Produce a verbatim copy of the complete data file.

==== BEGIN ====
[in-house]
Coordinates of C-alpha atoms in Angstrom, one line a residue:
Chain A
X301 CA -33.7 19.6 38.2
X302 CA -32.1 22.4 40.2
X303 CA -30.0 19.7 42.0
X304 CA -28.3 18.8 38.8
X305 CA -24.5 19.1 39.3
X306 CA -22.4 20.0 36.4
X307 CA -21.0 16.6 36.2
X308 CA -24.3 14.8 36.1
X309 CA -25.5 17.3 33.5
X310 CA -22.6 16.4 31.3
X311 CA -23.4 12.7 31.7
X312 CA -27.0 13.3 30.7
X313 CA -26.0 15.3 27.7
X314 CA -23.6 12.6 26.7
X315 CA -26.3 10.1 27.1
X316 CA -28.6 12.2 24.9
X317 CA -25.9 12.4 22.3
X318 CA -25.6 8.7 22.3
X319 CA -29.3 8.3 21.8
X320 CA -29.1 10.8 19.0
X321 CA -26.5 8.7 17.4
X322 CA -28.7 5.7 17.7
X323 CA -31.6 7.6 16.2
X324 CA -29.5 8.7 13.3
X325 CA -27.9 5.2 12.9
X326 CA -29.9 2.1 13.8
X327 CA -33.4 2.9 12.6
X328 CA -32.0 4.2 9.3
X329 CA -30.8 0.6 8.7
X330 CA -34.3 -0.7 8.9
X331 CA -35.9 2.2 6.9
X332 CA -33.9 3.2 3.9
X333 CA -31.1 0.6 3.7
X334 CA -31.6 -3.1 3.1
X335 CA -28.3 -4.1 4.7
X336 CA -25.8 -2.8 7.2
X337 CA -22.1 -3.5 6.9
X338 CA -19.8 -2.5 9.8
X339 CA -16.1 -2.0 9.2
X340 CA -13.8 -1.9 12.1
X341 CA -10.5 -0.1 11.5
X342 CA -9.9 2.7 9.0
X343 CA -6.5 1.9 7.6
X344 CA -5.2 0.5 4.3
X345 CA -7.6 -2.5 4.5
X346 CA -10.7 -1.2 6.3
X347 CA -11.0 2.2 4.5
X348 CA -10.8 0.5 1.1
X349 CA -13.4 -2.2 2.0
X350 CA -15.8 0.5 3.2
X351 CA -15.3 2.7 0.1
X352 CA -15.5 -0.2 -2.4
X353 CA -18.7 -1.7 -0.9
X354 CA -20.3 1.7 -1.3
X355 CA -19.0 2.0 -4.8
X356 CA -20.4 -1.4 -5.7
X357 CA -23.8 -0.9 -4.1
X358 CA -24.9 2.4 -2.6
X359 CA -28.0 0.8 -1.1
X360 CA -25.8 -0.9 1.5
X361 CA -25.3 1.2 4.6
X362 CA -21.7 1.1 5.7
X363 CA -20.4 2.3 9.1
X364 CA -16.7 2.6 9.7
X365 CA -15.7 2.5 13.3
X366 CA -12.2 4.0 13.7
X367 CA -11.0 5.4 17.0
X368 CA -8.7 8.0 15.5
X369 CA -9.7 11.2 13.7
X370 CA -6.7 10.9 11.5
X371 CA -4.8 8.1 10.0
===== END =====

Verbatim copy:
[in-house]
Coordinates of C-alpha atoms in Angstrom, one line a residue:
Chain A
X301 CA -33.7 19.6 38.2
X302 CA -32.1 22.4 40.2
X303 CA -30.0 19.7 42.0
X304 CA -28.3 18.8 38.8
X305 CA -24.5 19.1 39.3
X306 CA -22.4 20.0 36.4
X307 CA -21.0 16.6 36.2
X308 CA -24.3 14.8 36.1
X309 CA -25.5 17.3 33.5
X310 CA -22.6 16.4 31.3
X311 CA -23.4 12.7 31.7
X312 CA -27.0 13.3 30.7
X313 CA -26.0 15.3 27.7
X314 CA -23.6 12.6 26.7
X315 CA -26.3 10.1 27.1
X316 CA -28.6 12.2 24.9
X317 CA -25.9 12.4 22.3
X318 CA -25.6 8.7 22.3
X319 CA -29.3 8.3 21.8
X320 CA -29.1 10.8 19.0
X321 CA -26.5 8.7 17.4
X322 CA -28.7 5.7 17.7
X323 CA -31.6 7.6 16.2
X324 CA -29.5 8.7 13.3
X325 CA -27.9 5.2 12.9
X326 CA -29.9 2.1 13.8
X327 CA -33.4 2.9 12.6
X328 CA -32.0 4.2 9.3
X329 CA -30.8 0.6 8.7
X330 CA -34.3 -0.7 8.9
X331 CA -35.9 2.2 6.9
X332 CA -33.9 3.2 3.9
X333 CA -31.1 0.6 3.7
X334 CA -31.6 -3.1 3.1
X335 CA -28.3 -4.1 4.7
X336 CA -25.8 -2.8 7.2
X337 CA -22.1 -3.5 6.9
X338 CA -19.8 -2.5 9.8
X339 CA -16.1 -2.0 9.2
X340 CA -13.8 -1.9 12.1
X341 CA -10.5 -0.1 11.5
X342 CA -9.9 2.7 9.0
X343 CA -6.5 1.9 7.6
X344 CA -5.2 0.5 4.3
X345 CA -7.6 -2.5 4.5
X346 CA -10.7 -1.2 6.3
X347 CA -11.0 2.2 4.5
X348 CA -10.8 0.5 1.1
X349 CA -13.4 -2.2 2.0
X350 CA -15.8 0.5 3.2
X351 CA -15.3 2.7 0.1
X352 CA -15.5 -0.2 -2.4
X353 CA -18.7 -1.7 -0.9
X354 CA -20.3 1.7 -1.3
X355 CA -19.0 2.0 -4.8
X356 CA -20.4 -1.4 -5.7
X357 CA -23.8 -0.9 -4.1
X358 CA -24.9 2.4 -2.6
X359 CA -28.0 0.8 -1.1
X360 CA -25.8 -0.9 1.5
X361 CA -25.3 1.2 4.6
X362 CA -21.7 1.1 5.7
X363 CA -20.4 2.3 9.1
X364 CA -16.7 2.6 9.7
X365 CA -15.7 2.5 13.3
X366 CA -12.2 4.0 13.7
X367 CA -11.0 5.4 17.0
X368 CA -8.7 8.0 15.5
X369 CA -9.7 11.2 13.7
X370 CA -6.7 10.9 11.5
X371 CA -4.8 8.1 10.0